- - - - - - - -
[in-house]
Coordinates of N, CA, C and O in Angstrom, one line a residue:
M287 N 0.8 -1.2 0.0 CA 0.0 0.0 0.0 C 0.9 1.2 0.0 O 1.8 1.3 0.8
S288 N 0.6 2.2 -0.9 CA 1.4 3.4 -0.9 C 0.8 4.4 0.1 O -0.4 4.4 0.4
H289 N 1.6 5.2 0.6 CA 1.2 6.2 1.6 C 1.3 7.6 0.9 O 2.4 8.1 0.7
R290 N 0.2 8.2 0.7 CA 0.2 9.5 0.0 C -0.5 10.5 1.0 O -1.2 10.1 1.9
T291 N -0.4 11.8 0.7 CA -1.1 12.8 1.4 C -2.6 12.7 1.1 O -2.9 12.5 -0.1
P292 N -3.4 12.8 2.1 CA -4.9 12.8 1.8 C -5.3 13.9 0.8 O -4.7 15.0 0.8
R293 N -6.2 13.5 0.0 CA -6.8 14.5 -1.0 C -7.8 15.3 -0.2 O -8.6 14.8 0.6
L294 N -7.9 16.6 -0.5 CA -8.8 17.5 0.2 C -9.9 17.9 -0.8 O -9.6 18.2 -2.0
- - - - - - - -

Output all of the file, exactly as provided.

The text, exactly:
[in-house]
Coordinates of N, CA, C and O in Angstrom, one line a residue:
M287 N 0.8 -1.2 0.0 CA 0.0 0.0 0.0 C 0.9 1.2 0.0 O 1.8 1.3 0.8
S288 N 0.6 2.2 -0.9 CA 1.4 3.4 -0.9 C 0.8 4.4 0.1 O -0.4 4.4 0.4
H289 N 1.6 5.2 0.6 CA 1.2 6.2 1.6 C 1.3 7.6 0.9 O 2.4 8.1 0.7
R290 N 0.2 8.2 0.7 CA 0.2 9.5 0.0 C -0.5 10.5 1.0 O -1.2 10.1 1.9
T291 N -0.4 11.8 0.7 CA -1.1 12.8 1.4 C -2.6 12.7 1.1 O -2.9 12.5 -0.1
P292 N -3.4 12.8 2.1 CA -4.9 12.8 1.8 C -5.3 13.9 0.8 O -4.7 15.0 0.8
R293 N -6.2 13.5 0.0 CA -6.8 14.5 -1.0 C -7.8 15.3 -0.2 O -8.6 14.8 0.6
L294 N -7.9 16.6 -0.5 CA -8.8 17.5 0.2 C -9.9 17.9 -0.8 O -9.6 18.2 -2.0